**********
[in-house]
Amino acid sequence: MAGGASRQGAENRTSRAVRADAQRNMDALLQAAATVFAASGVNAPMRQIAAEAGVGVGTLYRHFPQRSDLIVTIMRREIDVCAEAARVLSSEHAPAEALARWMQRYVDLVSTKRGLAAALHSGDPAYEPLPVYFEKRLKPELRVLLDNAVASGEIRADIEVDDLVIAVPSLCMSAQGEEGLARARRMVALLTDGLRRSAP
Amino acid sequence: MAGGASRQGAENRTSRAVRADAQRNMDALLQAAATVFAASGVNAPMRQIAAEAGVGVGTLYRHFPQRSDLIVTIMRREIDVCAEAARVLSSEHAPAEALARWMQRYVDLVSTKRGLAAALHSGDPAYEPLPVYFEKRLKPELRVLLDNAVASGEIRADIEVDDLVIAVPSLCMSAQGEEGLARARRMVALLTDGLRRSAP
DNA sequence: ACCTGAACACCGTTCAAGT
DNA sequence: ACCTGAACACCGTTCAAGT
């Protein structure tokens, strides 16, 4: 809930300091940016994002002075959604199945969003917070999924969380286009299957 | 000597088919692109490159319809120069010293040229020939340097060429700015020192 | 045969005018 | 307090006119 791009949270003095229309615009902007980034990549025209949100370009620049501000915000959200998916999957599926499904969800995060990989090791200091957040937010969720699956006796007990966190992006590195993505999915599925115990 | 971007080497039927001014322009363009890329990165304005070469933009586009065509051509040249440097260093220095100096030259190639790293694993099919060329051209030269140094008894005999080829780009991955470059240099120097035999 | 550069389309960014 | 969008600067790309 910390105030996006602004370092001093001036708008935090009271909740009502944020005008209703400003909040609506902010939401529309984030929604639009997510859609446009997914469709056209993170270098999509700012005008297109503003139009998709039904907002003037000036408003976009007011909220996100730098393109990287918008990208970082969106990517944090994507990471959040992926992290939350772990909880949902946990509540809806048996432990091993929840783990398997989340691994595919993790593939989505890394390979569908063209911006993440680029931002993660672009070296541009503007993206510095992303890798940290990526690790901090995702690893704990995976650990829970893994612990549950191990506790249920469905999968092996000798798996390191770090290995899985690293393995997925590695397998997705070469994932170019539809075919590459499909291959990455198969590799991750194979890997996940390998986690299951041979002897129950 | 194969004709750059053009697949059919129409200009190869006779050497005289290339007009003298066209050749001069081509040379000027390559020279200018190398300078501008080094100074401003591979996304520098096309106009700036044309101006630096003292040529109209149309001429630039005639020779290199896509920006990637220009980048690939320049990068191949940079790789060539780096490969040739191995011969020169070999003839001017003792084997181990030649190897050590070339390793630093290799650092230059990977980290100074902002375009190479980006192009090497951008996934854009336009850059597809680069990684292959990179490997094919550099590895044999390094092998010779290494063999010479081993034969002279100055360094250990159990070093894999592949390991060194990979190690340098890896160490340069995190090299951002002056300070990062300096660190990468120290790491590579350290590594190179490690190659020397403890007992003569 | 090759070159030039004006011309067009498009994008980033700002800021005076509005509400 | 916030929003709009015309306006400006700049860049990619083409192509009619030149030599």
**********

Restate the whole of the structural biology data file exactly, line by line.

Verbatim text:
[in-house]
Amino acid sequence: MAGGASRQGAENRTSRAVRADAQRNMDALLQAAATVFAASGVNAPMRQIAAEAGVGVGTLYRHFPQRSDLIVTIMRREIDVCAEAARVLSSEHAPAEALARWMQRYVDLVSTKRGLAAALHSGDPAYEPLPVYFEKRLKPELRVLLDNAVASGEIRADIEVDDLVIAVPSLCMSAQGEEGLARARRMVALLTDGLRRSAP
Amino acid sequence: MAGGASRQGAENRTSRAVRADAQRNMDALLQAAATVFAASGVNAPMRQIAAEAGVGVGTLYRHFPQRSDLIVTIMRREIDVCAEAARVLSSEHAPAEALARWMQRYVDLVSTKRGLAAALHSGDPAYEPLPVYFEKRLKPELRVLLDNAVASGEIRADIEVDDLVIAVPSLCMSAQGEEGLARARRMVALLTDGLRRSAP
DNA sequence: ACCTGAACACCGTTCAAGT
DNA sequence: ACCTGAACACCGTTCAAGT
């Protein structure tokens, strides 16, 4: 809930300091940016994002002075959604199945969003917070999924969380286009299957 | 000597088919692109490159319809120069010293040229020939340097060429700015020192 | 045969005018 | 307090006119 791009949270003095229309615009902007980034990549025209949100370009620049501000915000959200998916999957599926499904969800995060990989090791200091957040937010969720699956006796007990966190992006590195993505999915599925115990 | 971007080497039927001014322009363009890329990165304005070469933009586009065509051509040249440097260093220095100096030259190639790293694993099919060329051209030269140094008894005999080829780009991955470059240099120097035999 | 550069389309960014 | 969008600067790309 910390105030996006602004370092001093001036708008935090009271909740009502944020005008209703400003909040609506902010939401529309984030929604639009997510859609446009997914469709056209993170270098999509700012005008297109503003139009998709039904907002003037000036408003976009007011909220996100730098393109990287918008990208970082969106990517944090994507990471959040992926992290939350772990909880949902946990509540809806048996432990091993929840783990398997989340691994595919993790593939989505890394390979569908063209911006993440680029931002993660672009070296541009503007993206510095992303890798940290990526690790901090995702690893704990995976650990829970893994612990549950191990506790249920469905999968092996000798798996390191770090290995899985690293393995997925590695397998997705070469994932170019539809075919590459499909291959990455198969590799991750194979890997996940390998986690299951041979002897129950 | 194969004709750059053009697949059919129409200009190869006779050497005289290339007009003298066209050749001069081509040379000027390559020279200018190398300078501008080094100074401003591979996304520098096309106009700036044309101006630096003292040529109209149309001429630039005639020779290199896509920006990637220009980048690939320049990068191949940079790789060539780096490969040739191995011969020169070999003839001017003792084997181990030649190897050590070339390793630093290799650092230059990977980290100074902002375009190479980006192009090497951008996934854009336009850059597809680069990684292959990179490997094919550099590895044999390094092998010779290494063999010479081993034969002279100055360094250990159990070093894999592949390991060194990979190690340098890896160490340069995190090299951002002056300070990062300096660190990468120290790491590579350290590594190179490690190659020397403890007992003569 | 090759070159030039004006011309067009498009994008980033700002800021005076509005509400 | 916030929003709009015309306006400006700049860049990619083409192509009619030149030599």